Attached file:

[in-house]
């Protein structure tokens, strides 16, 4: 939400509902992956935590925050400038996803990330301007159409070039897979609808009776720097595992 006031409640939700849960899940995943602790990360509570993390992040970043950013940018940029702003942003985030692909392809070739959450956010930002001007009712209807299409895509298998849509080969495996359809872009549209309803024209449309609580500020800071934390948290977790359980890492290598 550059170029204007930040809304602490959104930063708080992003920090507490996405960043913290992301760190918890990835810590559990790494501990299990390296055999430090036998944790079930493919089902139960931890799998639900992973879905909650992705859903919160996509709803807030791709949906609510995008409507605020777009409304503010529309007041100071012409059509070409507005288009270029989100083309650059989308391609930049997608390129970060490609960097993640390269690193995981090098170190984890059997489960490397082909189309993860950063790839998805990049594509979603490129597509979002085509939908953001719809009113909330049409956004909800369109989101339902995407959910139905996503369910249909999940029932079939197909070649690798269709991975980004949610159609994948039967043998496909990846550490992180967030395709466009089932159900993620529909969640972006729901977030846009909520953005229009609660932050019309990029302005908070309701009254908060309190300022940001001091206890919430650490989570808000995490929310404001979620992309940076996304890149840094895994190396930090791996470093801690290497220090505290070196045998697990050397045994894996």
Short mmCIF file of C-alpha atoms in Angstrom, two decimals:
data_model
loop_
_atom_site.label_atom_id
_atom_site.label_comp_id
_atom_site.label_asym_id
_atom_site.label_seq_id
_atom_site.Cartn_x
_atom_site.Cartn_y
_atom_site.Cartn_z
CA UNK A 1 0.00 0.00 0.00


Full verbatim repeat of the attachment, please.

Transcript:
[in-house]
């Protein structure tokens, strides 16, 4: 939400509902992956935590925050400038996803990330301007159409070039897979609808009776720097595992 006031409640939700849960899940995943602790990360509570993390992040970043950013940018940029702003942003985030692909392809070739959450956010930002001007009712209807299409895509298998849509080969495996359809872009549209309803024209449309609580500020800071934390948290977790359980890492290598 550059170029204007930040809304602490959104930063708080992003920090507490996405960043913290992301760190918890990835810590559990790494501990299990390296055999430090036998944790079930493919089902139960931890799998639900992973879905909650992705859903919160996509709803807030791709949906609510995008409507605020777009409304503010529309007041100071012409059509070409507005288009270029989100083309650059989308391609930049997608390129970060490609960097993640390269690193995981090098170190984890059997489960490397082909189309993860950063790839998805990049594509979603490129597509979002085509939908953001719809009113909330049409956004909800369109989101339902995407959910139905996503369910249909999940029932079939197909070649690798269709991975980004949610159609994948039967043998496909990846550490992180967030395709466009089932159900993620529909969640972006729901977030846009909520953005229009609660932050019309990029302005908070309701009254908060309190300022940001001091206890919430650490989570808000995490929310404001979620992309940076996304890149840094895994190396930090791996470093801690290497220090505290070196045998697990050397045994894996």
Short mmCIF file of C-alpha atoms in Angstrom, two decimals:
data_model
loop_
_atom_site.label_atom_id
_atom_site.label_comp_id
_atom_site.label_asym_id
_atom_site.label_seq_id
_atom_site.Cartn_x
_atom_site.Cartn_y
_atom_site.Cartn_z
CA UNK A 1 0.00 0.00 0.00